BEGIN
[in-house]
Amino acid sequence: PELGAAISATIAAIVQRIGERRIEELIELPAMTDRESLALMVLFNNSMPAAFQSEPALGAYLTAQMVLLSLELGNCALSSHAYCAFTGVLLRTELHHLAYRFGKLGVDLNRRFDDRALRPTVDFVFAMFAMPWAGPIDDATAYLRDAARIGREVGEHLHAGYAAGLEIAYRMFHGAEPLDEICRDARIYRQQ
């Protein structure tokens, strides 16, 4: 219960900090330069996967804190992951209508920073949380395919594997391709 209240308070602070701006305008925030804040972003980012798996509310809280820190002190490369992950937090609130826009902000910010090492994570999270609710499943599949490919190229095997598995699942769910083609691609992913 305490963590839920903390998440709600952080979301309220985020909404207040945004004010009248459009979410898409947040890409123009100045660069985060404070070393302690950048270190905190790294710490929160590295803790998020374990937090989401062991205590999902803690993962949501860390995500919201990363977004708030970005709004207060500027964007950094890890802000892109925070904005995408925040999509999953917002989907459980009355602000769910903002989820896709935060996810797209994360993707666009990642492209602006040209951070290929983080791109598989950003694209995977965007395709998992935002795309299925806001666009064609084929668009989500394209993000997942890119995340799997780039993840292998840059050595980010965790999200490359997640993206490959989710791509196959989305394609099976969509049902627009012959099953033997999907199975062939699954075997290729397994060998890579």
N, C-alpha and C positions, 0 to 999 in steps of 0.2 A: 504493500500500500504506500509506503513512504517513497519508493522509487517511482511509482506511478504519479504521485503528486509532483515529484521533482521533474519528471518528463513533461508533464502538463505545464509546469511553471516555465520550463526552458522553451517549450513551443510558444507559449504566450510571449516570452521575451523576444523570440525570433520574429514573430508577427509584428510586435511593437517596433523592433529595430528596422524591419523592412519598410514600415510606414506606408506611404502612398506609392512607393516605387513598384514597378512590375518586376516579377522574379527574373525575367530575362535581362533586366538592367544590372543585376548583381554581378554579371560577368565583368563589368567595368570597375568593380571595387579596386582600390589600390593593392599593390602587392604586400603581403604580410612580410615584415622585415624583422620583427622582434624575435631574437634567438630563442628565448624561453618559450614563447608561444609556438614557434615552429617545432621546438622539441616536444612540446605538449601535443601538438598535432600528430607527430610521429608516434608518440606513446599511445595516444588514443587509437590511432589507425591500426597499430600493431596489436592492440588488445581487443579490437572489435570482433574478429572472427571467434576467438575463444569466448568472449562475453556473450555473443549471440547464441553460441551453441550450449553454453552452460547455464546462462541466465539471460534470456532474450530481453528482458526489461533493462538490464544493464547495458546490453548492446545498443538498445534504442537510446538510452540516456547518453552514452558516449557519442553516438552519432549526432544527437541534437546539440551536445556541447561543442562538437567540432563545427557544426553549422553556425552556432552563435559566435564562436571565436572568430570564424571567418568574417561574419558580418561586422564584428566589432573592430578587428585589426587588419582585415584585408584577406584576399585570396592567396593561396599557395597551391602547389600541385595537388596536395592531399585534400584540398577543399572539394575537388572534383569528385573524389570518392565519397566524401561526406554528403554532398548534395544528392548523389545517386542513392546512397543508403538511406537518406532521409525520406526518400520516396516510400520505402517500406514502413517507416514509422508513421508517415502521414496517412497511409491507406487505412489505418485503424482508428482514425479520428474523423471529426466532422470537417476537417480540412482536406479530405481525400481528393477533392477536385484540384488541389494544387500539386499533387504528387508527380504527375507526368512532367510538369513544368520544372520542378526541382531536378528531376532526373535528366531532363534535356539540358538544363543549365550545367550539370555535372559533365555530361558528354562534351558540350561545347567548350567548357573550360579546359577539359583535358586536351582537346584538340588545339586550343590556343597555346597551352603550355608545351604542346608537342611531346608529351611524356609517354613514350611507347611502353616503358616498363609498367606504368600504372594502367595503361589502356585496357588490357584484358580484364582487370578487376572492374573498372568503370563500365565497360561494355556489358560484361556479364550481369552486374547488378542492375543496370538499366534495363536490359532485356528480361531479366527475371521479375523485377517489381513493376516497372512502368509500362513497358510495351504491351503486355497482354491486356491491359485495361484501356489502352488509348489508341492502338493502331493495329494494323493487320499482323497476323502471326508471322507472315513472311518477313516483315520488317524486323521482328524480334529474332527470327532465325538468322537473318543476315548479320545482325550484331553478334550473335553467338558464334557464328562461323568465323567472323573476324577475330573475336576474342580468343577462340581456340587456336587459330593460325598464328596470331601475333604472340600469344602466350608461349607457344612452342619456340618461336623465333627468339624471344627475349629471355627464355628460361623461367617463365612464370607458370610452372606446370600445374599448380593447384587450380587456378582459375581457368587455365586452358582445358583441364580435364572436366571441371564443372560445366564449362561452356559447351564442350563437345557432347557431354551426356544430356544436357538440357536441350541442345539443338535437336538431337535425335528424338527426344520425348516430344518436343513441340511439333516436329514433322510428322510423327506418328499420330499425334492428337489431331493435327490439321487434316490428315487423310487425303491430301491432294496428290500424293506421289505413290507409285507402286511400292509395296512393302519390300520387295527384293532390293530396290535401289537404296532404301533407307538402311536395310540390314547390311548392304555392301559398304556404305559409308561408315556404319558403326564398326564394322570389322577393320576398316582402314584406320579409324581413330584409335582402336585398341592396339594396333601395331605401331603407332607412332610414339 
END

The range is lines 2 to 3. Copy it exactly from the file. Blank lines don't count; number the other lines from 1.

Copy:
Amino acid sequence: PELGAAISATIAAIVQRIGERRIEELIELPAMTDRESLALMVLFNNSMPAAFQSEPALGAYLTAQMVLLSLELGNCALSSHAYCAFTGVLLRTELHHLAYRFGKLGVDLNRRFDDRALRPTVDFVFAMFAMPWAGPIDDATAYLRDAARIGREVGEHLHAGYAAGLEIAYRMFHGAEPLDEICRDARIYRQQ
């Protein structure tokens, strides 16, 4: 219960900090330069996967804190992951209508920073949380395919594997391709 209240308070602070701006305008925030804040972003980012798996509310809280820190002190490369992950937090609130826009902000910010090492994570999270609710499943599949490919190229095997598995699942769910083609691609992913 305490963590839920903390998440709600952080979301309220985020909404207040945004004010009248459009979410898409947040890409123009100045660069985060404070070393302690950048270190905190790294710490929160590295803790998020374990937090989401062991205590999902803690993962949501860390995500919201990363977004708030970005709004207060500027964007950094890890802000892109925070904005995408925040999509999953917002989907459980009355602000769910903002989820896709935060996810797209994360993707666009990642492209602006040209951070290929983080791109598989950003694209995977965007395709998992935002795309299925806001666009064609084929668009989500394209993000997942890119995340799997780039993840292998840059050595980010965790999200490359997640993206490959989710791509196959989305394609099976969509049902627009012959099953033997999907199975062939699954075997290729397994060998890579």